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The Guardian

Decline in US Covid vaccinations poses new problem: how to cut operations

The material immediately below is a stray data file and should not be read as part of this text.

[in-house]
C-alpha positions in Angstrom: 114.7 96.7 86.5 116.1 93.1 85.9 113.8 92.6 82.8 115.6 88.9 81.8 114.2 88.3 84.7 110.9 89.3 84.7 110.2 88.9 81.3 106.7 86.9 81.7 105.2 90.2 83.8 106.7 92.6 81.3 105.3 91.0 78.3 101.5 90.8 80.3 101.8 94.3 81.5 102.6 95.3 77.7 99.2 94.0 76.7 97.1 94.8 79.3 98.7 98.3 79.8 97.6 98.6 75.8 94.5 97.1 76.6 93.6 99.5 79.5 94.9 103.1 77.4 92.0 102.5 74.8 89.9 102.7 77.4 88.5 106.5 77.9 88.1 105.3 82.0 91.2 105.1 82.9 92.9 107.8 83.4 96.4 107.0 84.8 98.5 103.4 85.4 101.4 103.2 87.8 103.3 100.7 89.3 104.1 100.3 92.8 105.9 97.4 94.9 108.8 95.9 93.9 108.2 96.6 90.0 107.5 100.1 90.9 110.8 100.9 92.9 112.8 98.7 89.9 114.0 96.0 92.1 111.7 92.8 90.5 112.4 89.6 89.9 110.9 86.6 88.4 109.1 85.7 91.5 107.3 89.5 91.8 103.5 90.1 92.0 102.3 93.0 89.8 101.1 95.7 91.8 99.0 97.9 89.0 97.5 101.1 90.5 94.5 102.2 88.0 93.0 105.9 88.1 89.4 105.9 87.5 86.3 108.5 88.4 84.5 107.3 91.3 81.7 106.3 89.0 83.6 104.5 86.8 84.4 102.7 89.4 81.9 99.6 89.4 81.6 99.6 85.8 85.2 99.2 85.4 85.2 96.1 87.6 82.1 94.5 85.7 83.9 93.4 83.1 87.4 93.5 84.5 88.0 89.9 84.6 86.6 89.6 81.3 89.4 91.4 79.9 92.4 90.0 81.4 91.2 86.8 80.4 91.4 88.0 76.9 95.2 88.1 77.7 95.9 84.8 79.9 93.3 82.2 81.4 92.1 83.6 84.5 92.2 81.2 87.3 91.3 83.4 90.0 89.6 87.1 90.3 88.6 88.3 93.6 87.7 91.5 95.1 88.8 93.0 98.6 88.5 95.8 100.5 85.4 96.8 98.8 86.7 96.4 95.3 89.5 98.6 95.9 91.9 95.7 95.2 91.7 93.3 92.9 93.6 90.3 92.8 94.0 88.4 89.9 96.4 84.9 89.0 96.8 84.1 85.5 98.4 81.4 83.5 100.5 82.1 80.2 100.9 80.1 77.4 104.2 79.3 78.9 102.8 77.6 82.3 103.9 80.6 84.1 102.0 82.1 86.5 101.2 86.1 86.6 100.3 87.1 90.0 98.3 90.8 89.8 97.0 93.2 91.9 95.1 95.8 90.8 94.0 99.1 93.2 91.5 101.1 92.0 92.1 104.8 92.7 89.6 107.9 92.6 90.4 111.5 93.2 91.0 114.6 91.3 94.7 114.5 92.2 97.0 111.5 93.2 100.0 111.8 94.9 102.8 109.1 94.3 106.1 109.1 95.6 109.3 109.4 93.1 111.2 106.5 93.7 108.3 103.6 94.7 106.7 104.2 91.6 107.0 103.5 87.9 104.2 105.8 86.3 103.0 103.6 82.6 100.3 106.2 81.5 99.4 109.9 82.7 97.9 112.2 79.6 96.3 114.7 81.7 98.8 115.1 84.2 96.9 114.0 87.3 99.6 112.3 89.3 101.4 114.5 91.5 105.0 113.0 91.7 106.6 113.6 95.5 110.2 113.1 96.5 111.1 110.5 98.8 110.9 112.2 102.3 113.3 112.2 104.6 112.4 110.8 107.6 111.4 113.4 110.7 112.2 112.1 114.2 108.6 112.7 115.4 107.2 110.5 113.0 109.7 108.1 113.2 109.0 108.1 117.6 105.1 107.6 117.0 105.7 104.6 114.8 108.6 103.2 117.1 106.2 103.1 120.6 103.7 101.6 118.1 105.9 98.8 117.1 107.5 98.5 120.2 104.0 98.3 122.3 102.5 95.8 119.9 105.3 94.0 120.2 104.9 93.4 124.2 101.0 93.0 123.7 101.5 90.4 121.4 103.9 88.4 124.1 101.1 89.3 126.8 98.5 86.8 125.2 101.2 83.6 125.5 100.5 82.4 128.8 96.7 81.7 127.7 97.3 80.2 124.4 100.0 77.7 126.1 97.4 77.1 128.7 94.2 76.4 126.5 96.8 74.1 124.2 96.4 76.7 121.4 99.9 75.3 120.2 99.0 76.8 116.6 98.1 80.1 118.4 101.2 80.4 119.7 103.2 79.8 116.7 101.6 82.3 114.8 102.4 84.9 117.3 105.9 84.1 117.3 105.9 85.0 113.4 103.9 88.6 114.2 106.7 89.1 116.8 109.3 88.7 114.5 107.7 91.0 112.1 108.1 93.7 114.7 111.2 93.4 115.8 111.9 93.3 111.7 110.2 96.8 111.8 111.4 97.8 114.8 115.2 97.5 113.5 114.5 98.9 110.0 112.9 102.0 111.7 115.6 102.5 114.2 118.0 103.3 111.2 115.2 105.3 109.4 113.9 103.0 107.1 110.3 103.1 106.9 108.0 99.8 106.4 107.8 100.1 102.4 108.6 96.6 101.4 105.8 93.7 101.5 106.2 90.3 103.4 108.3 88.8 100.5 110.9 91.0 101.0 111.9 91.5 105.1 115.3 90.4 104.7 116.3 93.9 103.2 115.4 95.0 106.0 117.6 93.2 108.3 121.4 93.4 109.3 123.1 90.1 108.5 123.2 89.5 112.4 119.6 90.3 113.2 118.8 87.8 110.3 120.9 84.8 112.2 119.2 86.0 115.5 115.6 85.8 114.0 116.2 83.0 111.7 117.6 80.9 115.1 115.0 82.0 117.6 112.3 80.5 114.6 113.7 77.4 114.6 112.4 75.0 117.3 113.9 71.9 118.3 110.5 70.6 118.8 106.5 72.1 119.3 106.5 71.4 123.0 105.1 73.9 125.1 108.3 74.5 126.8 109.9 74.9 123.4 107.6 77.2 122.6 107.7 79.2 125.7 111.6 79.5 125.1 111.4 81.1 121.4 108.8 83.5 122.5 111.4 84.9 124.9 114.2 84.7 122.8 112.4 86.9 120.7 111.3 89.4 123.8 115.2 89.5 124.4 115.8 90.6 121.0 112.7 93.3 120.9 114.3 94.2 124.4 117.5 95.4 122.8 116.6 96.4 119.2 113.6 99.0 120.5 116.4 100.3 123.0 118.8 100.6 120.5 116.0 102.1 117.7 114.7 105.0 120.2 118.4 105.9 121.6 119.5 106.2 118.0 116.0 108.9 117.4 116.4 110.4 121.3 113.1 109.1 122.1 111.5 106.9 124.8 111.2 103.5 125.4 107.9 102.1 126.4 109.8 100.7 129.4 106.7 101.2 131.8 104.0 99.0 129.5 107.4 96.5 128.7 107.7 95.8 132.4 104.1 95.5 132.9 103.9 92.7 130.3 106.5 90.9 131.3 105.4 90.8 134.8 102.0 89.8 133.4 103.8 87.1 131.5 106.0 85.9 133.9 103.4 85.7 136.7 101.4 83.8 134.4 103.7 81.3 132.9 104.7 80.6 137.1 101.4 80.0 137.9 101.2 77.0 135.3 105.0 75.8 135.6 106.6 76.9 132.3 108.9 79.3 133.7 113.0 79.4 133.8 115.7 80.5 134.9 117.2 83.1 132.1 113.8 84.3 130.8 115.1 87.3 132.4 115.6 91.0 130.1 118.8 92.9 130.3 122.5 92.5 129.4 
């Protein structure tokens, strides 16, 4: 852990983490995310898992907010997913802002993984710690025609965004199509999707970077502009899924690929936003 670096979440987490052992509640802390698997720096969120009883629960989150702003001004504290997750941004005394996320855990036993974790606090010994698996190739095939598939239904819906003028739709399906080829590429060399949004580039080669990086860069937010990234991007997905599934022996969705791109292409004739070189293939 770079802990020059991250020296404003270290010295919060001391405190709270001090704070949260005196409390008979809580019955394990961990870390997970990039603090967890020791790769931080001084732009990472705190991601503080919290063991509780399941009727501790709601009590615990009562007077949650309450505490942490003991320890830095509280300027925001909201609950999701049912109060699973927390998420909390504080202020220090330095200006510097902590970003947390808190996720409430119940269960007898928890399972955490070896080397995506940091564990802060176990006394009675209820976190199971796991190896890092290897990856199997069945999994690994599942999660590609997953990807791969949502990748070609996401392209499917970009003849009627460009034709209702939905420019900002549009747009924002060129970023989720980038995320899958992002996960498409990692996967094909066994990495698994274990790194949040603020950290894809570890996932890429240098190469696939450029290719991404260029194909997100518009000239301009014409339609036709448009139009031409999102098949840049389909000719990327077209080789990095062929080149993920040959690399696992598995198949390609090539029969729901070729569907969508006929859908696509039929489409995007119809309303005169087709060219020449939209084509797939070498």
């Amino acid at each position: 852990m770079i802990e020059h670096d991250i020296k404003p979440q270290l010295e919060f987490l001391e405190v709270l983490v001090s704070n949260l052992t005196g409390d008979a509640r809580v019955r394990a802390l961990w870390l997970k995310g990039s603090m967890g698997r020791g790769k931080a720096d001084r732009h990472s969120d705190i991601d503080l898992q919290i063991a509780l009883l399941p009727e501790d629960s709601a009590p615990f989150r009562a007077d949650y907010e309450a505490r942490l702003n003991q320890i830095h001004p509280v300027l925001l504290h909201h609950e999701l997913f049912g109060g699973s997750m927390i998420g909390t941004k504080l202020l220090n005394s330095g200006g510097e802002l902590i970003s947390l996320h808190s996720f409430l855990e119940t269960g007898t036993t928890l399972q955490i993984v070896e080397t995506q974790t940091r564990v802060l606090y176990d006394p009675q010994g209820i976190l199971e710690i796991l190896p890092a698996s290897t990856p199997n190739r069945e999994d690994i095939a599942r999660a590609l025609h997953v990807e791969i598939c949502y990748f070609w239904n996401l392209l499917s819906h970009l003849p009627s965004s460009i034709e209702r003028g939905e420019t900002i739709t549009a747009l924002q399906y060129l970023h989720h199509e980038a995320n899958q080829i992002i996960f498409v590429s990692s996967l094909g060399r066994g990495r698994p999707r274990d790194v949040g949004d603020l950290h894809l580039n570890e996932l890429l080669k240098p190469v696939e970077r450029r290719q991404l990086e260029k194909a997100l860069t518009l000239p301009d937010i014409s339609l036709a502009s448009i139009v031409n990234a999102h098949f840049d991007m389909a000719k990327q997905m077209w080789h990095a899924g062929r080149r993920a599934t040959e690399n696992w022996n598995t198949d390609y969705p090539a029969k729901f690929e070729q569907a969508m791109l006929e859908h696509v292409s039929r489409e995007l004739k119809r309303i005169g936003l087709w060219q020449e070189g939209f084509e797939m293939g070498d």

With less than a third of Americans fully immunized, health officials are moving from mass vaccination clinics to awareness campaigns. View of the American Museum of Natural History vaccination site in New York City on April 23. Photograph: Angela Weiss / AFP / Getty Images A drop in daily vaccination rates against Covid-19 has left US public health officials with a new problem: how to effectively scale down operations. In the campaign to immunize all American adults against the coronavirus, most of the difficulties to date have involved overwhelming demand and tight supply. Now, with less than a third of Americans fully vaccinated, local public health officials have described a whiplash feeling as they move from mass vaccination clinics to awareness campaigns, all within weeks. “We knew that when people became eligible, people who were ready to receive [would] get out right now, ”said Mary Jo Brogna, director of nursing at Harbor Health Services, who runs a community clinic in Cape Cod, Massachusetts. “Achieving the final percentage of herd immunity,” estimated to be at least 70% of all adults, “will depend on awareness and resolution of any hesitation about vaccines,” Brogna said. For most of 2021, the history of the vaccination campaign has been an overwhelming demand. Emergency authorities have taken control of stadiums, big box stores and community centers staffed with dozens of nurses and volunteers to immunize thousands of people a day. But in the past two weeks, daily immunization rates in the United States have peaked, from a high of 3.2 million vaccine administrations per day to 2.5 million. Today, national health officials know what red states like Mississippi and Wyoming have started to see with the first signs – a major slowdown. “Across the country we started with mass clinics and these mass clinics were working very well for the elderly,” said Gary Edwards, executive director of the Salt Lake County Department of Health in Utah. The mass clinic model is not reaching the segment of the population that we are trying to reach Gary Edwards However, he said, “We have reached a point, and it has been very interesting to see how quickly that has gone. ‘occurs, that the mass clinic model does not reach the segment of the population that we are trying to reach, ”Edwards said. The phenomenon is repeating itself across the country. Local authorities in Los Angeles, California; Colorado; Florida; Nevada and Texas are set to shut down mass vaccination sites by the end of May. Georgia has already decided to close all its mass vaccination sites by the end of May, citing a lack of demand. The state is far behind the country in terms of vaccine administration, with 34% of the population having received at least one dose, compared to 43% nationally. In Galveston, the public health director has apparently called for a “pause” on vaccine shipments because he feared the district could use all those shipped before they expired. The reasons for the slowdown are mixed, most experts said. Reluctance about vaccines, especially among conservatives and racial minorities, plays a role. But so do the difficulties with schedules and transportation, as working-age adults lag far behind older people in terms of vaccination rates. One of the most notable trends in the vaccination campaign is the relatively low vaccination rate among adults aged 18-49. In this age group, 9 to 12% of people are fully vaccinated, compared to over 27% in people aged 50 to 64. “I had a patient the other day where I was trying to go through the online planning process with him and we kept hitting a wall,” said Dr. Ann Chahroudy, pediatric infectious disease specialist and faculty at Emory University in Atlanta, Georgia. Importantly, hers could also be one of the most important groups to be vaccinated. In the summer of 2020, research in the journal Science found that working-age adults 20 to 49 were the most likely to transmit the disease to more than one person. “So adult workers who need to support themselves and their families have fueled the resurgence of epidemics in the United States,” concluded an international group of researchers. The same age group appears to be behind cases in states like California and Utah. Also noteworthy is the lack of adoption in conservative regions. CDC data shows that the southern and western states have the highest levels of vaccine reluctance, and uptake is particularly low in those states. Several polls have now revealed that Republicans are more likely to say they will not get the shot. “Reaching out to these young Republicans and conservative groups is becoming a priority because it’s the difference between normalcy or something less,” said Dr. Peter Hotez, vaccine researcher and dean of the National School of Tropical Medicine at Baylor College from Houston, Texas. The lack of vaccination, he said, “will not be distributed evenly. This means that Covid-19 is becoming a disease of the red state ”. The politicization of the pandemic and the rejection of science to the right, especially by Donald Trump, has led many influential conservative experts to question the public health measures of Covid-19 – from Fox News’ Tucker Carlson to influential podcaster Joe Rogan. “We have to wrest the anti-science out of the Republican Party,” Hotez said. “We must help our conservative brothers and sisters.” High levels of vaccine reluctance are also blamed on imbalances in supply and demand, as in Illinois. But, as Cape Cod shows, the whole story is much more nuanced. Barnstable County, regionally known as Cape Town, has the lowest vaccine reluctance rate in the country. According to data from the United States Centers for Disease Control and Prevention (CDC), only 6% of residents are somewhat hesitant. The county has administered more vaccines than any other in Massachusetts, and 59% of people here have received at least one dose of the vaccine, compared to 43% nationally. Simply put, it is a success. Nevertheless, demand has also stagnated at clinics in Brogna, and public health authorities are still trying to understand why. “We survey our own patients,” Brogna said. “We reach out and look at patients who haven’t been vaccinated to say, ‘Damn, we’ve contacted you three times and noticed you haven’t scheduled a Covid vaccine. Can we talk about it? “, She says.